Again, each game and mode of is very different. Since is no longer around, I now play with . and many more modern variants have a “hold” option where you can hold a piece to swap out later. That allows you to go for the kill shot when you're ready.

does not since it’s a more old school version of , but the lesson in practicing is that it’s the transition to adapt before you play competitively. It’s also a very different game depending on what platform you’re playing it — it certainly doesn’t feel the same on the phone versus the computer, and I doubt would feel the same on a console. I prefer the computer.

At the level I am, I still need to practice a lot. In more modern versions, I still need to learn how to do a double T-Spin, for example. And there are other forms of practicing on to get me more comfortable with the platform and more old-school versions of the game. Just because I can easily line clear doesn’t mean I’m not rusty.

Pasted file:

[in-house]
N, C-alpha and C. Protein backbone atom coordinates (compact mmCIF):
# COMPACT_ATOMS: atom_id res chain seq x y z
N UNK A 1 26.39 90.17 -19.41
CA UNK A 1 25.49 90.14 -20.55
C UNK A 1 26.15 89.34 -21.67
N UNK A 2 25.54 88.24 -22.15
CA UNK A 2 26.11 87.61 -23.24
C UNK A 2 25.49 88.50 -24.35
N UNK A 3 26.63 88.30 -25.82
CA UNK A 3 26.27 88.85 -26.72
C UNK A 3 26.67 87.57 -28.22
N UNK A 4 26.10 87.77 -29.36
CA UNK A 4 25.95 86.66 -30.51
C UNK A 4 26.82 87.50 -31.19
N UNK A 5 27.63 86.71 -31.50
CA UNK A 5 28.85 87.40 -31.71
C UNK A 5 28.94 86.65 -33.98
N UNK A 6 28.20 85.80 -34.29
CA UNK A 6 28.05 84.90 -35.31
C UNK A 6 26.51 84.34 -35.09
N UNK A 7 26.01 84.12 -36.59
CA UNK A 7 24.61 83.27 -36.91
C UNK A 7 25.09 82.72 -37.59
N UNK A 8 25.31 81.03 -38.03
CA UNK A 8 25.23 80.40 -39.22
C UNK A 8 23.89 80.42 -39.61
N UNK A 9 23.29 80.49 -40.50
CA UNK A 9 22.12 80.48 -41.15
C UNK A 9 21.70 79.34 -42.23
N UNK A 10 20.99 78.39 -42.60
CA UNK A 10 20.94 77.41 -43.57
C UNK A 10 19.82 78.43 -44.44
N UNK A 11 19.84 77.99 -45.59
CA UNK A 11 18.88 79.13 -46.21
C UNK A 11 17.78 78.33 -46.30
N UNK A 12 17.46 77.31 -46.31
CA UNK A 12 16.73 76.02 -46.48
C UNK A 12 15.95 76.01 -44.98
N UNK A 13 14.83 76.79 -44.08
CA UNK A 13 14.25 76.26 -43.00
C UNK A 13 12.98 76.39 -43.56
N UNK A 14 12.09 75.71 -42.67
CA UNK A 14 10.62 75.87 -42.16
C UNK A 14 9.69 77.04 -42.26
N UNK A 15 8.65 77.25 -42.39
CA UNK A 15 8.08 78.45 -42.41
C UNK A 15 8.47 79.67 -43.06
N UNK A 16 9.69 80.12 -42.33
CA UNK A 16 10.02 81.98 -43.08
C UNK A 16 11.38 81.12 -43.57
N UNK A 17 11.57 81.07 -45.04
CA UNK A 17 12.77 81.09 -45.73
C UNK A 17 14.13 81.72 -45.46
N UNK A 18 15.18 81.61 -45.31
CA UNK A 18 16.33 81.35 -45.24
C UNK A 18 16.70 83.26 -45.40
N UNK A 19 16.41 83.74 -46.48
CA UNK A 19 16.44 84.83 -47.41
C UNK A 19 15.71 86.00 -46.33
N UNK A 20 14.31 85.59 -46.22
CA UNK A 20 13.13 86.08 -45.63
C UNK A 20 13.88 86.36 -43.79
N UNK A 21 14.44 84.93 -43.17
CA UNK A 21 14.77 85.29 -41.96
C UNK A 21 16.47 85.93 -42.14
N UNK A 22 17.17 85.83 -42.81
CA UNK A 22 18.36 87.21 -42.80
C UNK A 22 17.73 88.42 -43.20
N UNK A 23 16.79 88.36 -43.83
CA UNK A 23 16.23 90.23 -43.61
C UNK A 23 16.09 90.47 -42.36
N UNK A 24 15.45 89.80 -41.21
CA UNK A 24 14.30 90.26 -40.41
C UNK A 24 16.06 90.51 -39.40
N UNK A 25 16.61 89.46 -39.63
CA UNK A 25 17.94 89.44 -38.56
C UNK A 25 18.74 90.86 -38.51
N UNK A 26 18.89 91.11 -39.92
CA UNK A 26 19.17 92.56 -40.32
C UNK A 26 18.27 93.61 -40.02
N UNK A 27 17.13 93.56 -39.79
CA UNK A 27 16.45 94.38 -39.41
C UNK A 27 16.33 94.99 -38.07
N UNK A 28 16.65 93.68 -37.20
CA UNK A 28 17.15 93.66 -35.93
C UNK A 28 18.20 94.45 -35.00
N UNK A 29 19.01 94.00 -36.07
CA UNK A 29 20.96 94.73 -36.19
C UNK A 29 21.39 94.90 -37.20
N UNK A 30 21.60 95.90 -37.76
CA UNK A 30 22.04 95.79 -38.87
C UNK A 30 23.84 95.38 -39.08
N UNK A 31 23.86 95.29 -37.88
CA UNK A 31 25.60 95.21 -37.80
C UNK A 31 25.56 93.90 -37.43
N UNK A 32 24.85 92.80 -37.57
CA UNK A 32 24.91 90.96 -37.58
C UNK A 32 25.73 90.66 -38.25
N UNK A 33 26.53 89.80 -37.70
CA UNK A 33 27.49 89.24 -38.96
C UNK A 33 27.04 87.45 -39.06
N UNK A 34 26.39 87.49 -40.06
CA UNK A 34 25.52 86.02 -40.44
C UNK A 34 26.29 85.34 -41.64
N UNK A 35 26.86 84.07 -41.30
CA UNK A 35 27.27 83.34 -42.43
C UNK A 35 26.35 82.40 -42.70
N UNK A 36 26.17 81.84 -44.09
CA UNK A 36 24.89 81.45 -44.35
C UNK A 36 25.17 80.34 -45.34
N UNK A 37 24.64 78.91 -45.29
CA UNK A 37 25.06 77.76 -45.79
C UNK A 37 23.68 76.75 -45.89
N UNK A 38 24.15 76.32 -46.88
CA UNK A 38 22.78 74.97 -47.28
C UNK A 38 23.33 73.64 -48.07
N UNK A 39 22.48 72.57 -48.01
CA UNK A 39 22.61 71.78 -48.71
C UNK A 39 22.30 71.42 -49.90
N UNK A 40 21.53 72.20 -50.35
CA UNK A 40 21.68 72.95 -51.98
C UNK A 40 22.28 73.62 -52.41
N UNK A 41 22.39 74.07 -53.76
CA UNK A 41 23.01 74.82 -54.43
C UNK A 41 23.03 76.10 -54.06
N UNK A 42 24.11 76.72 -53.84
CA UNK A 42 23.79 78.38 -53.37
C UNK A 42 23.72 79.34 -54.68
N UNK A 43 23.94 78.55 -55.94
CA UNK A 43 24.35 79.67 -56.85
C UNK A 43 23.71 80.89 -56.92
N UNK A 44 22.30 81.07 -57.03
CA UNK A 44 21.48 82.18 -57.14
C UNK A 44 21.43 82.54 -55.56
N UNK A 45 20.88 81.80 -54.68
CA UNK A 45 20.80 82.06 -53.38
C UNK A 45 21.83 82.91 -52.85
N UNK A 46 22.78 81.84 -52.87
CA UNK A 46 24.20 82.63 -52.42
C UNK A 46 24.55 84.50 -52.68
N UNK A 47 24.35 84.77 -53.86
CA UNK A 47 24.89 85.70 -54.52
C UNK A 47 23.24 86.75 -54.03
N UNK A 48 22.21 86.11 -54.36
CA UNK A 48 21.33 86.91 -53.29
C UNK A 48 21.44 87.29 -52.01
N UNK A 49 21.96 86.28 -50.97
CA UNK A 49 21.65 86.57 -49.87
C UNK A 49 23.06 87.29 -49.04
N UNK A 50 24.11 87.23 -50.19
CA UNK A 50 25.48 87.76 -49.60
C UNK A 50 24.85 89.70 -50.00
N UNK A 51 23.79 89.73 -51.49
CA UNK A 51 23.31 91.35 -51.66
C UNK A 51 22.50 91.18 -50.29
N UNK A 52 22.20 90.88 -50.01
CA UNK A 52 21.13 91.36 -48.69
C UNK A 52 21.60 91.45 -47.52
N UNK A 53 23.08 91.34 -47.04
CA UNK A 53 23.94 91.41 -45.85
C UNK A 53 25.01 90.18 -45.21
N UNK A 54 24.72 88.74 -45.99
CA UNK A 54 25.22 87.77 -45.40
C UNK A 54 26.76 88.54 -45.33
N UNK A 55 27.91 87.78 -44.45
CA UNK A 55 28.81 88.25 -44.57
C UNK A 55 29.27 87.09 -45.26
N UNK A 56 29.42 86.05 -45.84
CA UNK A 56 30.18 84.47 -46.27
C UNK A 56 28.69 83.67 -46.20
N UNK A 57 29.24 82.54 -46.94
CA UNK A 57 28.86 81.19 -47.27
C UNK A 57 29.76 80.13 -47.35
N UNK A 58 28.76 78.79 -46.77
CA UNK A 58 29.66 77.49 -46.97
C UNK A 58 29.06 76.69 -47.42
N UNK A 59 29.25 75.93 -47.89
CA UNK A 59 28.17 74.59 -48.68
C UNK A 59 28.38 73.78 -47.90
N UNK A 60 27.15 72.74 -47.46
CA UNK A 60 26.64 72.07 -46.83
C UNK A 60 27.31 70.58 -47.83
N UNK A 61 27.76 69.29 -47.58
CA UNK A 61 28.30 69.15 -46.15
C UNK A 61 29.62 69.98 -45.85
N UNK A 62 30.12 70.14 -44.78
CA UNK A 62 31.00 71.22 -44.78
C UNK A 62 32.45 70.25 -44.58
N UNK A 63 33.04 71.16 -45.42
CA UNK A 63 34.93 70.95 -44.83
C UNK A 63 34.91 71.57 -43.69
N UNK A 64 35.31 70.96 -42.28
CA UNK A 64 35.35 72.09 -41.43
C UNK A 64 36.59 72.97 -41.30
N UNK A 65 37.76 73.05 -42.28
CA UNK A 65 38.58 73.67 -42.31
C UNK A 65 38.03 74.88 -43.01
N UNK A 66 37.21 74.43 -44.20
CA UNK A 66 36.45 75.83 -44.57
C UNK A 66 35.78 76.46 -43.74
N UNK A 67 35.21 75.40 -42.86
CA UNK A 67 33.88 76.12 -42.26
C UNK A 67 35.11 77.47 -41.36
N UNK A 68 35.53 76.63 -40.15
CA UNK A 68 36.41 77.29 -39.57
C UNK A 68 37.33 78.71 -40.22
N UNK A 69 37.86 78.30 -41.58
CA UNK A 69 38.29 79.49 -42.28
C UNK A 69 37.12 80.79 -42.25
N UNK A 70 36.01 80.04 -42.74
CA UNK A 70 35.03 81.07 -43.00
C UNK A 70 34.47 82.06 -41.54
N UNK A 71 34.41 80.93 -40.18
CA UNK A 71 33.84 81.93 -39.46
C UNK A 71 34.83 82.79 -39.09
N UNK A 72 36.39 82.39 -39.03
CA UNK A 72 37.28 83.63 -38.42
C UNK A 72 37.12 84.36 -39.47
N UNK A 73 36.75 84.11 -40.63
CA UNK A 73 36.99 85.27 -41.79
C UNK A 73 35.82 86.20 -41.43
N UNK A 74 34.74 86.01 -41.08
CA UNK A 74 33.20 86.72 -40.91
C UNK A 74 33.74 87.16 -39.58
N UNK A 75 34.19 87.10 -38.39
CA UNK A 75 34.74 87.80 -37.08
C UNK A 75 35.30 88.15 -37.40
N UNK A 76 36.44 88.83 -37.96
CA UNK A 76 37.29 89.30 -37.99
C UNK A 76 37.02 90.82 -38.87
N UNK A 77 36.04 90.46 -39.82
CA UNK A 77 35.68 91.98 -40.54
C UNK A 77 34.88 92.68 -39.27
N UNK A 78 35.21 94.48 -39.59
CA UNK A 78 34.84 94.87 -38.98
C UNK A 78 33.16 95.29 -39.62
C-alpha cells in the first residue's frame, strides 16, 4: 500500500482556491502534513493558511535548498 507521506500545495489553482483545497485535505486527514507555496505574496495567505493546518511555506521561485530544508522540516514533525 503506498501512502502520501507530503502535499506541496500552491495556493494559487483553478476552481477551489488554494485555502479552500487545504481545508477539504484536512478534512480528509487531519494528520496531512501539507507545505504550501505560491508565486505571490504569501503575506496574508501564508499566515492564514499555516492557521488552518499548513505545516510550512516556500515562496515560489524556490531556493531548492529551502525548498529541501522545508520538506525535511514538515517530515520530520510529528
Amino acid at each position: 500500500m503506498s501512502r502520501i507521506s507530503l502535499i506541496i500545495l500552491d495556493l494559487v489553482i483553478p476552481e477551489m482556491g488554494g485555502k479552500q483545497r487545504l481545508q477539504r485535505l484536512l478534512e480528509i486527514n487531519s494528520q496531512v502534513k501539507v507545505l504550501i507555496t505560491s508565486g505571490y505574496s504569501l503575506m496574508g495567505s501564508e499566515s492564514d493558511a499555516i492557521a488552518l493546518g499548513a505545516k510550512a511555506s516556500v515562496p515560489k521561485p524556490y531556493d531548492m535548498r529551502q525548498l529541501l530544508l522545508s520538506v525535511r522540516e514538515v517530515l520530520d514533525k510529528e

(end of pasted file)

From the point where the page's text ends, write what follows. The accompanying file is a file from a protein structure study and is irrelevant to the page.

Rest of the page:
However, when you’re just at the beginning, it’s hard to play fast. It’s hard to recover from mistakes. The more practice you have, the better your muscle memory. Morgan Shaver argues in the website to practice, practice, practice, since “repetition and memory are essential to mastering the game.”

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Image by Vic Bell on Dribbble.

Compete

This is the fun part, and maybe practicing and competing shouldn’t be in two separate sections. To a large degree, competing practicing. Since I’m relatively new at I realize that for competitive , I’m just average. But like popularized chess, I hope to contribute to popularizing more and more.

As a runner, the competition part of reminds me of running. You are trying to play faster and better than your opponents. You’re trying to get better times. You’re trying to race to the finish. It’s a funny juxtaposition between trying to outlast your opponent and trying to be the first-past-the post.

Good competition is well-known to improve your performance. If all you’re doing is trampling on an A.I. or easier opponents, you’re not getting better. Firas Kittanah notes that competition can improve your business because it helps you avoid complacency, and develop self-awareness of the flaws in your own game. Not only that, but you can learn watching opponents play after you lose, and learn from them.